While many manufacturers will launch new products this week at the Miami International Boat Show, for Navico CEO Leif Ottosson the event represents an opportunity to plant the seeds for future growth as the company moves ahead with its long-term strategy to own the marine electronics category.

At a press event held in Hawks Cay, Florida in the lead-up to Miami, Ottosson spoke at length about the company’s new product releases as well as its vision of assuming a greater role as a tier-one supplier to the recreational boating industry.

“The boating industry needs to work toward providing consumers with the level of integration they have come to expect in automobiles,” said Ottosson. “If you buy a car, you pay $40,000 and you get a nice car. Everything in it is easy to use, everything has a consistent touch and feel, and it’s easy to operate. But if you buy a boat, you can pay twice that much money, or more, and you need to be a real enthusiast because it’s not like a car at all, you have to be handy and be ready to work on things all the time.

“That needs to change. Even entry-level cars today come with very sophisticated electronics, and self-driving cars are on the horizon. The ease of use and the full integration that has existed in automobiles for years needs to be in boating too, because that is what consumers have come to expect.”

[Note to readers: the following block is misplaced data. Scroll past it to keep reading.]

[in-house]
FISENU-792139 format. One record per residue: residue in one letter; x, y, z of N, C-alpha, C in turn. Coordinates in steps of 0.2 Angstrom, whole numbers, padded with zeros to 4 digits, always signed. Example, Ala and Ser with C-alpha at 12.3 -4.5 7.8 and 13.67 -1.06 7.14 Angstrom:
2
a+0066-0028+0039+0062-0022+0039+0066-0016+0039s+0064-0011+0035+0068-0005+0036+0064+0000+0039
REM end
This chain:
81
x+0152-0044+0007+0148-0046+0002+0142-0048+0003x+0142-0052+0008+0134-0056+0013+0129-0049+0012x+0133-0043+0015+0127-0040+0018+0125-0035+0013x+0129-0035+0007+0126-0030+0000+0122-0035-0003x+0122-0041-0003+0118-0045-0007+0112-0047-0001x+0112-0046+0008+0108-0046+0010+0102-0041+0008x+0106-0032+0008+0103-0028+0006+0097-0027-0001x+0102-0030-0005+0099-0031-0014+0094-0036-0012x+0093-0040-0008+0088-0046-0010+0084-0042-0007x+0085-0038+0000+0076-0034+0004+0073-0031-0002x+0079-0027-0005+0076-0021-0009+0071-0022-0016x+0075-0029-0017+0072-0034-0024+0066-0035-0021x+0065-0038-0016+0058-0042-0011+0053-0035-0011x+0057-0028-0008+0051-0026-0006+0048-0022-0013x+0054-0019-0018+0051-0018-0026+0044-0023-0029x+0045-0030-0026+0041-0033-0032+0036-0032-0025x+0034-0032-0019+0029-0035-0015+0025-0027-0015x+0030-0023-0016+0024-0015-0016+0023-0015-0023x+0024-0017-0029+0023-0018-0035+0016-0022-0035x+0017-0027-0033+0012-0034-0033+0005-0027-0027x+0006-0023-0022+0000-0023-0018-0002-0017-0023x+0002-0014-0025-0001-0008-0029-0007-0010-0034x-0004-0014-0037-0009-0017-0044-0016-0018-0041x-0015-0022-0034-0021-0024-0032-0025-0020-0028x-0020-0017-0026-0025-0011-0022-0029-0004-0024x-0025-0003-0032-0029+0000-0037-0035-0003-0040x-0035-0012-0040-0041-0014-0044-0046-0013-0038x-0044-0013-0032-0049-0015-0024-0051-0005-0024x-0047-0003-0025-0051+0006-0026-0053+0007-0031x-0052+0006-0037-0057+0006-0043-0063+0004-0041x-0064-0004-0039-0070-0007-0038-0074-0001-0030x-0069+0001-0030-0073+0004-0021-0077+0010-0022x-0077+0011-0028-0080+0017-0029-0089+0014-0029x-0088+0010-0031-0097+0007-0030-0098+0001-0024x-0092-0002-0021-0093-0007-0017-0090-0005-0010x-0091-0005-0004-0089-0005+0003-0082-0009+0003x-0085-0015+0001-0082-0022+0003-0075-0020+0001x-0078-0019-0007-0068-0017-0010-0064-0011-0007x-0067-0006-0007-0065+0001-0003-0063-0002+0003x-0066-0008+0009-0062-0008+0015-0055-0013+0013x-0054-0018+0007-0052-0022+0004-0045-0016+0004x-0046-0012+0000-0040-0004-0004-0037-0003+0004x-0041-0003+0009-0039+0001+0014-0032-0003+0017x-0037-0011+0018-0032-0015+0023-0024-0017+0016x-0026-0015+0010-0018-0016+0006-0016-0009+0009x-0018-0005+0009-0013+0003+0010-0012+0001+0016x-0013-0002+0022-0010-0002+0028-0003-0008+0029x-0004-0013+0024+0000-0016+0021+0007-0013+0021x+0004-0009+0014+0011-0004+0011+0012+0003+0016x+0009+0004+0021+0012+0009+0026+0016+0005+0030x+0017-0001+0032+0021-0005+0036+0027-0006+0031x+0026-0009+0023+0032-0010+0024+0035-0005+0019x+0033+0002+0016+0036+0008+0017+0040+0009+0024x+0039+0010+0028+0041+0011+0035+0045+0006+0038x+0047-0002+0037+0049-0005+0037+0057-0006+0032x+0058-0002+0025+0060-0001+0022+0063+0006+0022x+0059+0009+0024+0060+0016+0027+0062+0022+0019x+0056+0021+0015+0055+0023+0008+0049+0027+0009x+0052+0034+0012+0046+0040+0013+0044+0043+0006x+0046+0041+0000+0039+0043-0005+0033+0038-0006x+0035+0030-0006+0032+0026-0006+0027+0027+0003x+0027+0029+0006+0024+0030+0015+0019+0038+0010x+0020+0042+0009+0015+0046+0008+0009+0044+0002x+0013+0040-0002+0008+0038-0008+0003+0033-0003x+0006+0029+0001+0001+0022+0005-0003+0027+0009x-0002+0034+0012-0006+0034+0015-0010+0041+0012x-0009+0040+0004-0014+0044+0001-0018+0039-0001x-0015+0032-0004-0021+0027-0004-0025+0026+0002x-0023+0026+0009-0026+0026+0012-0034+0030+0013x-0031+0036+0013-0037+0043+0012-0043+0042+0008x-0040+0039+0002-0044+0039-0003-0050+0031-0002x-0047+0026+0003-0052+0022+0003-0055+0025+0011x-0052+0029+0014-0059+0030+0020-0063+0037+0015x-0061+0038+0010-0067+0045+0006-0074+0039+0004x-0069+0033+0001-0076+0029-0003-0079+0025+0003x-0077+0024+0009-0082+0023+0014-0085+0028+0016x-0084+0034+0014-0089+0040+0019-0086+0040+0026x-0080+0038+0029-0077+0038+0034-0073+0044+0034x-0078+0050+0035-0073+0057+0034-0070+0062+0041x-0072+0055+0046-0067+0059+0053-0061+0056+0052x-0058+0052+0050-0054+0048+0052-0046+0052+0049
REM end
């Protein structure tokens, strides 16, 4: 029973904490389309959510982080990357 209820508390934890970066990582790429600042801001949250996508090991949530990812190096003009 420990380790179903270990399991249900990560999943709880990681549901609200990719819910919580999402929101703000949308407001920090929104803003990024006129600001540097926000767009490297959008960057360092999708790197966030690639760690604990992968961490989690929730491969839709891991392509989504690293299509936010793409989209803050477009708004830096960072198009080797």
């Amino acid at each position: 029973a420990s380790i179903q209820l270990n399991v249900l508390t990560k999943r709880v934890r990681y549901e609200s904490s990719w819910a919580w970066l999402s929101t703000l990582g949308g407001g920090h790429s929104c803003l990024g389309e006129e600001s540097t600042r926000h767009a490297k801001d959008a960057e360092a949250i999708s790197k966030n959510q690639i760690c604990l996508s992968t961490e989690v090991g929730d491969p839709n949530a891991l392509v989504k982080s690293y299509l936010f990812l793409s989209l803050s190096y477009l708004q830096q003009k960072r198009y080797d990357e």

Navico is clearly riding a wave these days. Its Simrad brand posted astounding revenue gains of 29% worldwide and 37% in the Americas during 2016. Meanwhile, Navico’s Lowrance and B&G brands also posted strong revenues in the past year, while its 2016 acquisition of C-Map strengthened its position in a global market.

With Navico further benefitting from significant new financing as a result of being acquired last August by Goldman Sachs Merchant Banking Division and Altor Fund IV, the company has never been better positioned to move ahead in the development of fully integrated marine electronics systems. Navico previewed a first step in this direction at this year’s boot Düsseldorf, with a system installed in a Bavaria sailboat.

“We are looking beyond simply providing an MFD that ties in with the NMEA protocols to also display engine information, and we are working toward providing completely integrated systems of hardware and software that bring all of the boat’s operations together into one simple interface so the consumer has that completely integrated experience they are accustomed to,” says Ottosson.

“In automotive, adopting that approach has reduced the cost of production by up to 30%. We keep saying that in boating we need to do something to reduce the cost, and this is a step in the right direction since it is far more efficient while simultaneously improving the consumer’s experience.”

It’s an approach that would also be very good for Navico’s bottom line. A $350m company today, Ottosson aims to double revenues over the next five years.

While that objective may or may not be attainable, what is certain is that many eyes in the global boating industry will be on Navico this week, as the company shows off its 2017 product line and takes the next step toward its goal of owning the marine electronics category.